But you can use the feature also for any other Field expression. Assuming you can’t use code generation for the above query (the main reason, again, being your schema being dynamic). You would probably write something like this:

Table<?> furniture = table(name("furniture"));
Field<BigDecimal> length = field(name("furniture", "length"), NUMERIC);
Field<BigDecimal> width  = field(name("furniture", "width"), NUMERIC);
Field<BigDecimal> height = field(name("furniture", "height"), NUMERIC);

Result<Record3<BigDecimal, BigDecimal, BigDecimal>> result =
ctx.select(length, width, height)
   .from(furniture)
   .fetch();

As always, the usual static imports are implied:

import static org.jooq.impl.DSL.*;
import static org.jooq.impl.SQLDataType.*;

But code generation is ultimately just convenience. You can always achieve everything you can with jOOQ’s code generator also without it (though I do recommend you use code generation if possible!). So, in order to re-use our Dimension data type, historically, you could do this:

DataType<Dimension> type = NUMERIC.asConvertedDataType(
    Converter.ofNullable(
        BigDecimal.class,
        Dimension.class,
        Dimension::new,
        Dimension::value
    )    
);

Table<?> furniture = table(name("furniture"));
Field<Dimension> length = field(name("furniture", "length"), type);
Field<Dimension> width  = field(name("furniture", "width"), type);
Field<Dimension> height = field(name("furniture", "height"), type);

Result<Record3<Dimension, Dimension, Dimension>> result =
ctx.select(length, width, height)
   .from(furniture)
   .fetch();

That’s already very neat. But again, you’re going to create a Field reference that always uses this converter. Maybe, you wanted conversion to apply just for this one query? No problem with ad-hoc converters! Write this:

Table<?> furniture = table(name("furniture"));
Field<BigDecimal> length = field(name("furniture", "length"), NUMERIC);
Field<BigDecimal> width  = field(name("furniture", "width"), NUMERIC);
Field<BigDecimal> height = field(name("furniture", "height"), NUMERIC);

Result<Record3<BigDecimal, BigDecimal, Dimension>> result =
ctx.select(length, width, height.convertFrom(Dimension::new))
   // ad-hoc conversion here:    ^^^^^^^^^^^^^^^^^^^^^^^^^^^
   .from(furniture)
   .fetch();

There are various overloads of Field.convert(), the most powerful one being the ones that accept a complete Binding or Converter reference. The above one is very convenient, as it allows you to provide only the “from” Function<T, U> of a converter, omitting the Class<T>, Class<U>, and “to” Function<U, T>.

What is a Converter?

What is a Converter after all? It is an implementation for this:

public interface Converter<T, U> {
    U from(T databaseObject);
    T to(U userObject);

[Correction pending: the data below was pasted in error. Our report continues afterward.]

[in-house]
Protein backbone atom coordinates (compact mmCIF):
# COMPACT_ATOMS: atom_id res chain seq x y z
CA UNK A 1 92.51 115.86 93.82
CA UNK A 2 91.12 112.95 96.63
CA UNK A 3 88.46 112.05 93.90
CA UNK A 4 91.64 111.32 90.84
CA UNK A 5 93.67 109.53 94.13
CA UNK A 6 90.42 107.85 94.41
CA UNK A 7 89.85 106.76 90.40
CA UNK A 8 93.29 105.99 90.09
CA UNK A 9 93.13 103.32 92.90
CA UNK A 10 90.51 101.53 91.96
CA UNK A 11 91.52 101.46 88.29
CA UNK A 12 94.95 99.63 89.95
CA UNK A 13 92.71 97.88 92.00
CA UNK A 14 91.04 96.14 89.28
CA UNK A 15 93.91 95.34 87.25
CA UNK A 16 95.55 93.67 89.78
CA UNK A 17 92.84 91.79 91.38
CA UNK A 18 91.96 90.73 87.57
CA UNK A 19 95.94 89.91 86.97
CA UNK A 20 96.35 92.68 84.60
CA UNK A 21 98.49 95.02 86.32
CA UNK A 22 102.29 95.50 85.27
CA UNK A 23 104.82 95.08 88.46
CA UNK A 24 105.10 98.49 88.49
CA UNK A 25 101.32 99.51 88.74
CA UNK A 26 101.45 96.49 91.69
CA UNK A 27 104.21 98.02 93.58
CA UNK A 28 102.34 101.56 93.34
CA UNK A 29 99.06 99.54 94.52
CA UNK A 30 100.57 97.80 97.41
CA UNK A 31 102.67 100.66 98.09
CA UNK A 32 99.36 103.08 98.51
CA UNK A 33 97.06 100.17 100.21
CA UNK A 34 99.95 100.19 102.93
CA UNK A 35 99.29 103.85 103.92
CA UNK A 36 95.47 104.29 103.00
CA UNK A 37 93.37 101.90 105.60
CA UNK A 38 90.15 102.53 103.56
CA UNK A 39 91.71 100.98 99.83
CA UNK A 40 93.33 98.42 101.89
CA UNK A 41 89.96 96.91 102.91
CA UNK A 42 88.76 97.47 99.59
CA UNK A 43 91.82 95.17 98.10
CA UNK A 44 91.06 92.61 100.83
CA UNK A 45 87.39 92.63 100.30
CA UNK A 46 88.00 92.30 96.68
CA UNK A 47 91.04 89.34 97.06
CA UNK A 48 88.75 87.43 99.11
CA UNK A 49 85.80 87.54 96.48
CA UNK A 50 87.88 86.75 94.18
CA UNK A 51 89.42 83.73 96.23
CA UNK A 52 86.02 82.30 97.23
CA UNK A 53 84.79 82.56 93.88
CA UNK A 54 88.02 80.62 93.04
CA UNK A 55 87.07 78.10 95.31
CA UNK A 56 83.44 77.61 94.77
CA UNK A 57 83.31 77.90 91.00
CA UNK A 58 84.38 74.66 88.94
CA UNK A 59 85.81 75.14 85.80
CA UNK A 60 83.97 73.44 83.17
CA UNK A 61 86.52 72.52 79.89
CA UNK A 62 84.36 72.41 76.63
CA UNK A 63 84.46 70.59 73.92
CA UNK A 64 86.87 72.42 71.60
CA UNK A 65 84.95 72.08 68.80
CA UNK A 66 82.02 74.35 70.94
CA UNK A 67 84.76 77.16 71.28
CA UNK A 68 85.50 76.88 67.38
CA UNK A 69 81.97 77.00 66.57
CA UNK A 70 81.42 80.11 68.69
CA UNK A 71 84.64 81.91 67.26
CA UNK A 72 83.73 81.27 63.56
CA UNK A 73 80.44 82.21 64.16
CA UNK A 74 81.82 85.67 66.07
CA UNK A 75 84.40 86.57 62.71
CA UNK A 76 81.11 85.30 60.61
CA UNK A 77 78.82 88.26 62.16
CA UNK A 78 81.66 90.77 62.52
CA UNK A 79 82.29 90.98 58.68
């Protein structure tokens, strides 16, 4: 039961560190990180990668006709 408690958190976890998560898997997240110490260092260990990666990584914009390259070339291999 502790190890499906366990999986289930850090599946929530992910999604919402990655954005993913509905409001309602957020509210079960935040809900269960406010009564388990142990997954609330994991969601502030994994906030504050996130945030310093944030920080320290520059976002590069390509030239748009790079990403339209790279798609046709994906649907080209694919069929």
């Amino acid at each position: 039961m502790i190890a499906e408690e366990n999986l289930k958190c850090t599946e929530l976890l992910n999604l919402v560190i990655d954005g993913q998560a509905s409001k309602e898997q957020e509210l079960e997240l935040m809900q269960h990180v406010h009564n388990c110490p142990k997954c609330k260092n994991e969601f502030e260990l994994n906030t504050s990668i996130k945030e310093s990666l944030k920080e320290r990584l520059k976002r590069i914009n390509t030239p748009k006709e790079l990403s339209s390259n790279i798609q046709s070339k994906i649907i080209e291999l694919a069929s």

Class<T> fromType();
    Class<U> toType();
}

Where:

  • T is the “JDBC type”, i.e. a technical type understood by the JDBC API, such as String or BigDecimal
  • U is the “user type”, i.e. a semantic type that you choose to represent data in your client application
  • Class<T> is a class literal for T, required for reflection purposes, e.g. to create an array T[] at runtime
  • Class<U> is a class literal for U, required for reflection purposes, e.g. to create an array U[] at runtime

When attaching a Converter to the code generator, it is always good to provide all of the above. The two conversion functions converting between T and U, as well as the class literals. You never know if jOOQ needs them for some specific operation.

But in the case of ad-hoc conversion, you usually only need one of the from (read) or to (write) functions. Why repeat all of the rest? Hence, these options:

// A "read-only" field converting from BigDecimal to Dimension
height.convertFrom(Dimension::new);

// Like above, but with an explicit class literal, if needed
height.convertFrom(Dimension.class, Dimension::new);

// A "write-only" field converting from Dimension to BigDecimal
height.convertTo(Dimension::value);

// Like above, but with an explicit class literal, if needed
height.convertTo(Dimension.class, Dimension::value);

// Full read/write converter support
height.convert(Dimension.class, Dimension::new, Dimension::value);
height.convert(Converter.ofNullable(
    BigDecimal.class,
    Dimension.class, 
    Dimension::new, 
    Dimension::value
));

What’s the difference between “read-only” and “write-only” conversions? Simple. Look at these queries:

Result<Record1<Dimension>> result =
ctx.select(height.convertFrom(Dimension::new))
   .from(furniture)
   .fetch();

ctx.insertInto(furniture)
   .columns(height.convertTo(Dimension::value))
   .values(new Dimension(BigDecimal.ONE))
   .execute();

So, in summary:

  • The read-only ad-hoc converter is useful in projections (SELECT)
  • The write-only ad-hoc converter is useful in predicates (WHERE), or DML